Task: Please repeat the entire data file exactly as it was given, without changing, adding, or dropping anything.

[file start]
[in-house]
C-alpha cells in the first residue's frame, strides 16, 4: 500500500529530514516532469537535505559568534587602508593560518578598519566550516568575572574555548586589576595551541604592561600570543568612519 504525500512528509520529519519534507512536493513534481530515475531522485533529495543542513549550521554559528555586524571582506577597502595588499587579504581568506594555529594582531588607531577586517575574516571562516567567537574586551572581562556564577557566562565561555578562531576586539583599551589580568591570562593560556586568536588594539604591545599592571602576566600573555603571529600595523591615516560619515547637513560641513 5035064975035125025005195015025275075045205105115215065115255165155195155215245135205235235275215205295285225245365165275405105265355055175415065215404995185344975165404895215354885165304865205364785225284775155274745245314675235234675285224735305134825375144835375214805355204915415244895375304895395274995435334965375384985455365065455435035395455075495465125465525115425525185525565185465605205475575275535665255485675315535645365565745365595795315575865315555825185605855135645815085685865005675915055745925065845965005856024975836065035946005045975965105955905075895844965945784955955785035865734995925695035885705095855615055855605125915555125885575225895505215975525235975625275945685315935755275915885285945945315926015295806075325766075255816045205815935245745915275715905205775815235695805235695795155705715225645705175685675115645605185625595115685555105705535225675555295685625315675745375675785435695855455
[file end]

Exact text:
[in-house]
C-alpha cells in the first residue's frame, strides 16, 4: 500500500529530514516532469537535505559568534587602508593560518578598519566550516568575572574555548586589576595551541604592561600570543568612519 504525500512528509520529519519534507512536493513534481530515475531522485533529495543542513549550521554559528555586524571582506577597502595588499587579504581568506594555529594582531588607531577586517575574516571562516567567537574586551572581562556564577557566562565561555578562531576586539583599551589580568591570562593560556586568536588594539604591545599592571602576566600573555603571529600595523591615516560619515547637513560641513 5035064975035125025005195015025275075045205105115215065115255165155195155215245135205235235275215205295285225245365165275405105265355055175415065215404995185344975165404895215354885165304865205364785225284775155274745245314675235234675285224735305134825375144835375214805355204915415244895375304895395274995435334965375384985455365065455435035395455075495465125465525115425525185525565185465605205475575275535665255485675315535645365565745365595795315575865315555825185605855135645815085685865005675915055745925065845965005856024975836065035946005045975965105955905075895844965945784955955785035865734995925695035885705095855615055855605125915555125885575225895505215975525235975625275945685315935755275915885285945945315926015295806075325766075255816045205815935245745915275715905205775815235695805235695795155705715225645705175685675115645605185625595115685555105705535225675555295685625315675745375675785435695855455